The Rangers are in the midst of an overhaul. They fired head coach David Quinn and three assistant coaches on Wednesday, following the dismissal last week of team president John Davidson and general manager Jeff Gorton.
The Rangers failed to qualify for the playoffs for the fourth straight season after posting a 27-23-6 record in 2020-21. They finished in fifth place in the East Division.
Quinn, 54, compiled a 96-87-25 record during his three seasons as coach of the Rangers after taking over for Alain Vigneault on May 23, 2018.
–Field Level Media
NHL wants answer on Canada border crossing soon
The Canadian teams played only each other during the 2020-21 season in a revamped North Division because of the COVID-19 pandemic, and that will continue during the first two rounds of the playoffs. It’s what happens after that — in the semifinals and finals — that is up in the air.
“The conversations are ongoing. We’ve told them we really do need to know by the end of the first round, and that’s around June 1,” Steve Mayer, the league’s chief content officer, told ESPN. “That’s pretty much the date that we’ve talked to them about, saying we have to know one way or another.”
Last season, the playoffs were held in bubbles in Edmonton and Toronto.
Under current rules, American-based teams couldn’t play in Canada without mandatory quarantines, which would make travel for home-and-away games impossible under the playoff calendar.
The NHL and government representatives last talked a week ago, and the Canadian officials submitted a variety of questions for the league’s response.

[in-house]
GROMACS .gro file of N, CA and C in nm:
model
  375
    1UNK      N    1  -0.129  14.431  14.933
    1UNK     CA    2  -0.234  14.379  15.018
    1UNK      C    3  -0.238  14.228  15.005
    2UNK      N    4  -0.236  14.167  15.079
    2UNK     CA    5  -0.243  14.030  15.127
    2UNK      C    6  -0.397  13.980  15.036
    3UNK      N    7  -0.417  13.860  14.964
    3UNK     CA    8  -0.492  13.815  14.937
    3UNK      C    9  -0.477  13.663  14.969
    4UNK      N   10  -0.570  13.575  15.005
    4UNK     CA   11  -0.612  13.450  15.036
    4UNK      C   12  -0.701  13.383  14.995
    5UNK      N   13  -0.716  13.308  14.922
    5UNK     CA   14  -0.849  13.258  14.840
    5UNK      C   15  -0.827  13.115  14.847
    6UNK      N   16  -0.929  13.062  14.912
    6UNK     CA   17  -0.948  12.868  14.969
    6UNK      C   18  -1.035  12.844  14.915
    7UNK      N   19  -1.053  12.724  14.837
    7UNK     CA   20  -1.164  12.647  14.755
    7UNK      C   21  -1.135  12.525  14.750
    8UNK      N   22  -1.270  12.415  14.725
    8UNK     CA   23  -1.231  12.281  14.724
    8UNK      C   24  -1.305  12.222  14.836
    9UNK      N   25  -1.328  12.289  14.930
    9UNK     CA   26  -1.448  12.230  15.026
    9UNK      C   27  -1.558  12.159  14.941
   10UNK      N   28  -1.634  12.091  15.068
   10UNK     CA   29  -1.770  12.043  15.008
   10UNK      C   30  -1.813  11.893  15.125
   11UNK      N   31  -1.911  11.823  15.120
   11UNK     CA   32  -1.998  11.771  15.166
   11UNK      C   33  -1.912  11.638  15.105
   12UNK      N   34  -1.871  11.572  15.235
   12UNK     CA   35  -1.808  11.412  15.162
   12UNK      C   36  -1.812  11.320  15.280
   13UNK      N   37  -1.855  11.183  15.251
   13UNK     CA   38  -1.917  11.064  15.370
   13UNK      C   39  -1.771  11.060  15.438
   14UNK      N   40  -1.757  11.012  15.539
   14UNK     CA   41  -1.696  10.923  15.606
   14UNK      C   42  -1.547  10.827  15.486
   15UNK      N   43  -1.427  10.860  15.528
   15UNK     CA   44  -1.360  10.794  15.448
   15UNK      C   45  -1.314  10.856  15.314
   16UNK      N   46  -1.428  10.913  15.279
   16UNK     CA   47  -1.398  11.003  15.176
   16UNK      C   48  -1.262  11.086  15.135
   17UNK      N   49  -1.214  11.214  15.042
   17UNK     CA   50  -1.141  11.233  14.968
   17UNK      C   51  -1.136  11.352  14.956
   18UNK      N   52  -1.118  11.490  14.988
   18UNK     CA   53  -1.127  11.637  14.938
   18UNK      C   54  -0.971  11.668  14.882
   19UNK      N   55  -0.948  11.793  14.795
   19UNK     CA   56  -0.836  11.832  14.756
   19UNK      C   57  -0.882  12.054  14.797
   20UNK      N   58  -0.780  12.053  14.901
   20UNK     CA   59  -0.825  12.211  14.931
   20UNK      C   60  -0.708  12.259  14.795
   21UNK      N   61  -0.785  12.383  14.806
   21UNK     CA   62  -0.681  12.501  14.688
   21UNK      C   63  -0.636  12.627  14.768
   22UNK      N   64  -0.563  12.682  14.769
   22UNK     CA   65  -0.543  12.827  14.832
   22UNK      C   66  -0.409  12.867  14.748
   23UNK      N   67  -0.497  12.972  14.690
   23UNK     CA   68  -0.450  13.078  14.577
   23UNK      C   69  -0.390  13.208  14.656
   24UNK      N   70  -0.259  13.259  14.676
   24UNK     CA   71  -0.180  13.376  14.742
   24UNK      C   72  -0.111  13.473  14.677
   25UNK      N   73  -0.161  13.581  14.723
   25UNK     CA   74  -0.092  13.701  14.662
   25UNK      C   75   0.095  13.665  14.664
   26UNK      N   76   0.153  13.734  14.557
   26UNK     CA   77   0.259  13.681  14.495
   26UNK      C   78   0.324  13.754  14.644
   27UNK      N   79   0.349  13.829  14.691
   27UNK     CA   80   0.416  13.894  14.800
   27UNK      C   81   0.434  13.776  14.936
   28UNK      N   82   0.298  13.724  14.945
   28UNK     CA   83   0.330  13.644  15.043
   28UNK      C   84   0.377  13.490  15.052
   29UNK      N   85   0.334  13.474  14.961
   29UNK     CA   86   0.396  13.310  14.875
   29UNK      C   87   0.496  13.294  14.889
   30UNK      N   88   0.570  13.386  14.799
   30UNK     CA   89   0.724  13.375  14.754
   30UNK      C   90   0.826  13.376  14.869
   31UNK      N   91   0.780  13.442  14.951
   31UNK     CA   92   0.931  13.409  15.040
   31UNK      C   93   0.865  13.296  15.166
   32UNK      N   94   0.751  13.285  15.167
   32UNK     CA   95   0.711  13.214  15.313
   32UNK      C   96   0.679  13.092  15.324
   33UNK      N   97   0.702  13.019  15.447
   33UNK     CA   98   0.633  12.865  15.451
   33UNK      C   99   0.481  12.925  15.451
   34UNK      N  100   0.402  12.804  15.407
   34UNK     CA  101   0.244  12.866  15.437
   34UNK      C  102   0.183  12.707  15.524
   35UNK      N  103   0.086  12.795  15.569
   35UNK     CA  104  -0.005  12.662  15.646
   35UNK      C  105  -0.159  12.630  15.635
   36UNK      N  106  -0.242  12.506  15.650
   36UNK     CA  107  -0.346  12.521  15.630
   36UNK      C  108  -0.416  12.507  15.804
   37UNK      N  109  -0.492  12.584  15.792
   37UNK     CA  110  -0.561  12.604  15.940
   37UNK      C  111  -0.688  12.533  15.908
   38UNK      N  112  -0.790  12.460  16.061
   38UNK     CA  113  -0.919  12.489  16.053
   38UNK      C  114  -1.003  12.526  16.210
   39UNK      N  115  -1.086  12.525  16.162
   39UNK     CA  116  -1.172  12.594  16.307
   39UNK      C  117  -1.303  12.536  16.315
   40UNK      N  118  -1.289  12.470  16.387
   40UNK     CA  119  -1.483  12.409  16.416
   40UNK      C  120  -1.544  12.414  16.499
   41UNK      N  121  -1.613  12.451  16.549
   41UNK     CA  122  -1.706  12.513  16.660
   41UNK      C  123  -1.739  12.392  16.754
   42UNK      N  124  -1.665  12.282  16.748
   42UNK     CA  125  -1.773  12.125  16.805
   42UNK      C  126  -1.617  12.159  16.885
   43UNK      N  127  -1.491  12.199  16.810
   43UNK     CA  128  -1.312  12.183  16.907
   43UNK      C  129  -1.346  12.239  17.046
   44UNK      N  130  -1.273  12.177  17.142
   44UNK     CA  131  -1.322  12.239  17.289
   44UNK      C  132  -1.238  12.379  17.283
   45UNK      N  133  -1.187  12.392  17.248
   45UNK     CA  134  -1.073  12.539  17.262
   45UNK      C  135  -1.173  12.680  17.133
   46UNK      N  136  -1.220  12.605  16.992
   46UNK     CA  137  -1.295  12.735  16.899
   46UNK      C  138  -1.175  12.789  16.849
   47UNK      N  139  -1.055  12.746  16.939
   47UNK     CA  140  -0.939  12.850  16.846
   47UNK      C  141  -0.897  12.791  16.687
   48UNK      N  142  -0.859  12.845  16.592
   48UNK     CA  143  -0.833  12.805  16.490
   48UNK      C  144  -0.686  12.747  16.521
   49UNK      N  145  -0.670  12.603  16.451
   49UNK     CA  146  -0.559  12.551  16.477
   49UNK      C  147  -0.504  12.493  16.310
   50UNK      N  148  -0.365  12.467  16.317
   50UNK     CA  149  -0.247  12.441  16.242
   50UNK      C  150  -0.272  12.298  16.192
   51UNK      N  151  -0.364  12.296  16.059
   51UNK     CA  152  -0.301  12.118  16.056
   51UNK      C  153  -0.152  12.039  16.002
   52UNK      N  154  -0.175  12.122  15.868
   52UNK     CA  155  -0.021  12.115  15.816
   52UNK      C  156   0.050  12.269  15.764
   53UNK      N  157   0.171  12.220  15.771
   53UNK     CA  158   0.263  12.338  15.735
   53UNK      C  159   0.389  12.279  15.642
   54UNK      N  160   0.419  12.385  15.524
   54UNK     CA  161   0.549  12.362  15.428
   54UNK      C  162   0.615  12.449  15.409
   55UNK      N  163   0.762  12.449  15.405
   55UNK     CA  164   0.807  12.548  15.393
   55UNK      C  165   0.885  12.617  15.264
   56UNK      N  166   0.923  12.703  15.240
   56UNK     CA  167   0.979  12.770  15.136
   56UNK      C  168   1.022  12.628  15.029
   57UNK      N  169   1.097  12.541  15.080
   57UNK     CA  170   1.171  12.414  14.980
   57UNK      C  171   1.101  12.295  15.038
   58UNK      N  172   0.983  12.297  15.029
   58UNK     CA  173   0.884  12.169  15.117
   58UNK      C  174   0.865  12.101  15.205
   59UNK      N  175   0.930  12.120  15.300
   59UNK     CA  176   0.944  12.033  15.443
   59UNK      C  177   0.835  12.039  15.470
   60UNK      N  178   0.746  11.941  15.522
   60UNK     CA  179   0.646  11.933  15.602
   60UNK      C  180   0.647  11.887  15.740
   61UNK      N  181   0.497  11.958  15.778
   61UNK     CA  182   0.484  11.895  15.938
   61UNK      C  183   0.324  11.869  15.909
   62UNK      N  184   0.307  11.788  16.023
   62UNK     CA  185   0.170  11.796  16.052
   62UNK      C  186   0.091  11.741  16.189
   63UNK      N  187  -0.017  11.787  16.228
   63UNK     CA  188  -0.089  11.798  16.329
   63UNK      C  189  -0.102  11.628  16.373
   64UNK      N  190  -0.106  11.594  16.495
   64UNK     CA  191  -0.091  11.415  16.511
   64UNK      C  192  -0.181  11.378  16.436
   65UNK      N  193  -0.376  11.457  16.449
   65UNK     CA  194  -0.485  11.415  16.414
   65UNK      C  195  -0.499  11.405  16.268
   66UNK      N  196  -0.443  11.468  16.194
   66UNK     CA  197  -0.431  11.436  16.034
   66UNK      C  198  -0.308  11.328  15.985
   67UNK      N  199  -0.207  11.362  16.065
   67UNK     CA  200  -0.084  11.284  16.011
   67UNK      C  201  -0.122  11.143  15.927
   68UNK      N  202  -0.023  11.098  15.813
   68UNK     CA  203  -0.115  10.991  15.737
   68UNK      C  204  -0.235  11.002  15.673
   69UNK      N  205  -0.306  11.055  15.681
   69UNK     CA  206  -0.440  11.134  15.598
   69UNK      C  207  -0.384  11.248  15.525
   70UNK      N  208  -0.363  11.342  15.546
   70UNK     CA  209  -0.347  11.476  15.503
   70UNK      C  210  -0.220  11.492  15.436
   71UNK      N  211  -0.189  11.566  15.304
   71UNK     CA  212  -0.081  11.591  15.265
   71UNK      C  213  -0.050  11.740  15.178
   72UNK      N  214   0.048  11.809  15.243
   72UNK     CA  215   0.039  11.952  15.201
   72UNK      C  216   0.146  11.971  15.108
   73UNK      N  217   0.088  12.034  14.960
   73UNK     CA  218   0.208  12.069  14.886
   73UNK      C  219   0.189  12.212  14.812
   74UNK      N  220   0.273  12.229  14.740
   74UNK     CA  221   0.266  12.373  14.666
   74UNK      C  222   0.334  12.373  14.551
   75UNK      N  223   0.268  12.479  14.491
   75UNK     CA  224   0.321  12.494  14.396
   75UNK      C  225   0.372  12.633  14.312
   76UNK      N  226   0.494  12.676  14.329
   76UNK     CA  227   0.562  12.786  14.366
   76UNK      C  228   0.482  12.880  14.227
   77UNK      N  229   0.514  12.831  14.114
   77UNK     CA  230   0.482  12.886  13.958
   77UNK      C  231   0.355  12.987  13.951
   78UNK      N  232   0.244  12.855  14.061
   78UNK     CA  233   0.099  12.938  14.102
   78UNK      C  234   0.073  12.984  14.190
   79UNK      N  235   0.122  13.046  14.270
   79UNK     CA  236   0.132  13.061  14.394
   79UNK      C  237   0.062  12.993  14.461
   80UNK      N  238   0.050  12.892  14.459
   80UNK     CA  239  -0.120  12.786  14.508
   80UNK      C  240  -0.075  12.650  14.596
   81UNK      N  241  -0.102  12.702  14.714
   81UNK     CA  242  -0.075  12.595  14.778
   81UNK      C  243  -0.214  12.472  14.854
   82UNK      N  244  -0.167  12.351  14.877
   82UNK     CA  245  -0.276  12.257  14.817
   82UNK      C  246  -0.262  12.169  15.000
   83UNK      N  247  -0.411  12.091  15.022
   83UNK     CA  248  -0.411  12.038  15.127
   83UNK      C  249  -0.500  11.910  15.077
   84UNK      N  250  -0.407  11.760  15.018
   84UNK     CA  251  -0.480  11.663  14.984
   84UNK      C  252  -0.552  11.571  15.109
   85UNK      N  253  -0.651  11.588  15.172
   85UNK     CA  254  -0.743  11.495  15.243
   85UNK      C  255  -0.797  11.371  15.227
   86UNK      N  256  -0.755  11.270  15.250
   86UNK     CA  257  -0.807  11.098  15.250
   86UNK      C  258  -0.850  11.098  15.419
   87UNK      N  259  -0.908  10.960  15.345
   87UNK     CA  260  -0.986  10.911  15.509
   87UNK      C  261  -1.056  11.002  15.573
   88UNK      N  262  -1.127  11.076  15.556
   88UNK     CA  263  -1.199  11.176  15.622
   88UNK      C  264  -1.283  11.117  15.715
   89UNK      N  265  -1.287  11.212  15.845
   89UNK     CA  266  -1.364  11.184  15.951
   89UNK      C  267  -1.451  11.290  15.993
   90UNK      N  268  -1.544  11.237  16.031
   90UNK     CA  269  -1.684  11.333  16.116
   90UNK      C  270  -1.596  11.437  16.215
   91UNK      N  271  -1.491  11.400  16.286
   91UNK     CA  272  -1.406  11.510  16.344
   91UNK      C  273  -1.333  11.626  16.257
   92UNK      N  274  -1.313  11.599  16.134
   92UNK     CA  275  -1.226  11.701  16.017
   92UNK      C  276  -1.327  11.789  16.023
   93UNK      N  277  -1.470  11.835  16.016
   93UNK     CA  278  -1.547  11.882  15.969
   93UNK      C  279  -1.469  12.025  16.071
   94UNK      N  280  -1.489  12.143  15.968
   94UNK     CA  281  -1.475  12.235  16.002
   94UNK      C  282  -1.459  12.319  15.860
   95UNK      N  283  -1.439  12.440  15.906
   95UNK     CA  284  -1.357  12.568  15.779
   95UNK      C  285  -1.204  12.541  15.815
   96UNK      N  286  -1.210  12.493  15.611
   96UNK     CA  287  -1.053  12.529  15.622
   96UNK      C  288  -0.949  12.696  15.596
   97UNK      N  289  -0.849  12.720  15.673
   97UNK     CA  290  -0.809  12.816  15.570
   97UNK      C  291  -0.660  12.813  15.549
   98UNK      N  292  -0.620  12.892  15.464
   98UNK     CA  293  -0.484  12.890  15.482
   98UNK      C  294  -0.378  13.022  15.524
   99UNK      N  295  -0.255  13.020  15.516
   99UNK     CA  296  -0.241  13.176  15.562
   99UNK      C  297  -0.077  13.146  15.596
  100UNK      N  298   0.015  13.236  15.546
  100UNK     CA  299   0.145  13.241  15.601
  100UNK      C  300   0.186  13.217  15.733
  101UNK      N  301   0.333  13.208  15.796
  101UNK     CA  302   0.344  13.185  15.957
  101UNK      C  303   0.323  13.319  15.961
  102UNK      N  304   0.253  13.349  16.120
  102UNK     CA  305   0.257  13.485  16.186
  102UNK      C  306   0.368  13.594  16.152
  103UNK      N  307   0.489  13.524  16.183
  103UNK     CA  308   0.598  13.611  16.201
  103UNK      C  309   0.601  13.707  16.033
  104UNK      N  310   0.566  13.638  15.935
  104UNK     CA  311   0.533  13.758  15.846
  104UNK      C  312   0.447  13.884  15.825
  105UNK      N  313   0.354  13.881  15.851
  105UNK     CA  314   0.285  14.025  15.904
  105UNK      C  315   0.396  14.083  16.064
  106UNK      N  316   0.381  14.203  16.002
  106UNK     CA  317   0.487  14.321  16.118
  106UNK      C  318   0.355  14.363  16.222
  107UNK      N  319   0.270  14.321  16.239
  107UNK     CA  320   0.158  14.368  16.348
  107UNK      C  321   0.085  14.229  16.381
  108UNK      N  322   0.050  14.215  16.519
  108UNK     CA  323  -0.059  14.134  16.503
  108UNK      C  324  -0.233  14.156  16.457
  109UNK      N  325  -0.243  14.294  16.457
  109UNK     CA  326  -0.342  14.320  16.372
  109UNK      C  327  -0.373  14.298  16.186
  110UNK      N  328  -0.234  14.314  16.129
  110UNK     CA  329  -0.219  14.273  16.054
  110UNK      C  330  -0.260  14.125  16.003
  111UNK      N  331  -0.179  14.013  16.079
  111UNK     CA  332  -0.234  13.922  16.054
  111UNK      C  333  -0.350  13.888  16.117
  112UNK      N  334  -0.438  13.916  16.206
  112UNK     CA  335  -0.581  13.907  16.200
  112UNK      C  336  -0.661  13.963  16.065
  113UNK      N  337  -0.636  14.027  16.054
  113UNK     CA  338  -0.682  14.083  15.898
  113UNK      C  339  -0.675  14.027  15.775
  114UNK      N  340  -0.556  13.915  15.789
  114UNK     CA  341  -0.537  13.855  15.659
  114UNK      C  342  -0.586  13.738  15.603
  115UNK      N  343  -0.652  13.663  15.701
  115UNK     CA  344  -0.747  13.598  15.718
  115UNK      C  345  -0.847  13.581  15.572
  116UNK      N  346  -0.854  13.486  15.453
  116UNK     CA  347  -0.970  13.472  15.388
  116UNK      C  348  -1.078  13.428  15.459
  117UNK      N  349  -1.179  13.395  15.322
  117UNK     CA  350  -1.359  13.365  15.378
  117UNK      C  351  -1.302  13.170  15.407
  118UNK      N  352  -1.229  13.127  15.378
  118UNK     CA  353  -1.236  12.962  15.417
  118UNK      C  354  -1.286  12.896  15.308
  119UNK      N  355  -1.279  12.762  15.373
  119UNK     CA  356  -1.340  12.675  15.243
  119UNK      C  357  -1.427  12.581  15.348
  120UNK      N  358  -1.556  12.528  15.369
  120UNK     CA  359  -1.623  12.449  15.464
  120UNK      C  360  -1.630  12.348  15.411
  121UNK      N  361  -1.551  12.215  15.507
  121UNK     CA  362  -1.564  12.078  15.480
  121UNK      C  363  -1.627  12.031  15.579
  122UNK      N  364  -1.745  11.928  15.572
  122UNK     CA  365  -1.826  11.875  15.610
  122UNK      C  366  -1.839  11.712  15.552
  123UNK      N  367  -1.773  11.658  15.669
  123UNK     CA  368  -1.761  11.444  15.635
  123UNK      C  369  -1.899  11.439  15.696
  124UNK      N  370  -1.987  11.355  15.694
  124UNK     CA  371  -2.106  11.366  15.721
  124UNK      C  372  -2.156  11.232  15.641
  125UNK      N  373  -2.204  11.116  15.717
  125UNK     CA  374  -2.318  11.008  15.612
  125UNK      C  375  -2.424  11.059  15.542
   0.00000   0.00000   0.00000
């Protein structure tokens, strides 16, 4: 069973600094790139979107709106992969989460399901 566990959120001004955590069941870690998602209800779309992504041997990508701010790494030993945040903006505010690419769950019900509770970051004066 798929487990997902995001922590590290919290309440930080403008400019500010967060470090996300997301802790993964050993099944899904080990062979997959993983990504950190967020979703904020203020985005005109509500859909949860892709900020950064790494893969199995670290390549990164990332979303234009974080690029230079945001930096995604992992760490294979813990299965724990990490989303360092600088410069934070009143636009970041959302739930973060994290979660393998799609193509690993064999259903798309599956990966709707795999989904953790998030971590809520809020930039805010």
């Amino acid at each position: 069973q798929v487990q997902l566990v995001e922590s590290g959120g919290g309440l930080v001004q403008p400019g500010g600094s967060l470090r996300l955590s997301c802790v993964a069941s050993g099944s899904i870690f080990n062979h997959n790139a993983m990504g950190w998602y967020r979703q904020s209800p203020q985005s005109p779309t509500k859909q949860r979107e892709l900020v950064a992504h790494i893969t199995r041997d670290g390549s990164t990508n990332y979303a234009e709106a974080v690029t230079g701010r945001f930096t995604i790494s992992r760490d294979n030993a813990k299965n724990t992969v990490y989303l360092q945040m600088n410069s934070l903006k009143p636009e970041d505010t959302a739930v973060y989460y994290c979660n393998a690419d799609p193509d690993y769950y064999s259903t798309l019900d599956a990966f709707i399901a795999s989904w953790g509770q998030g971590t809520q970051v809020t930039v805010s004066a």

In the interim, Mayer said, the league has discussed the possibility of the Canadian team that advances from the North Division being based in the U.S. for the duration of the postseason. Talks have occurred with officials at NHL arenas where teams didn’t qualify for the playoffs.
An NHL source told ESPN this week that the league expects “a positive resolution” to the issue, however.
–Field Level Media
Canada to play 2 more home World Cup qualifiers in U.S.
As Canada continues to wrestle with the coronavirus pandemic, the country’s national soccer team will play two more of its home World Cup qualifying matches south of the border in June.
Canada will face Aruba in Bradenton, Fla., on June 5, and will take on Suriname in suburban Chicago on June 8, Canada Soccer confirmed Monday.
The games are Canada‘s last two of four matches in CONCACAF Group B. A March 26 Canadian home match against Bermuda was held in Orlando, Fla., which Canada won 5-1. Also, the Caymen Islands were the host team on March 29, when Canada rolled, 11-0.
Only one national team advances to the next round, and Canada and Suriname top the group and the game against Suriname in Bridgeview, Ill., figures to be the deciding match in both teams’ efforts to advance.
Thirty nations from Central and North America are competing in this first round with six group winners advancing to a second round of head-to-head knockout matches for the right to compete in the CONCACAF final round of eight teams competing for four places in the 2022 World Cup. A fifth team from CONCACAF advances to an intercontinental play-in round.
As was executed in Orlando, the match in Chicago will be staged in accordance with the FIFA International Match Protocols supported by the relevant public health requirements.
“We had hoped to play these matches at home with Canadian fans providing the support and momentum to play a tough nation like Suriname in FIFA World Cup Qualifiers,” said John Herdman, coach of the Canadian men’s national team. “The reality of the global pandemic and the priority to keep our communities in Canada safe means the match will be played at a neutral site in Chicago with no home advantage, but we will embrace that challenge.
“Whatever comes at us, we will take it on and do whatever we need to do to advance to the next round.”
-Field Level Media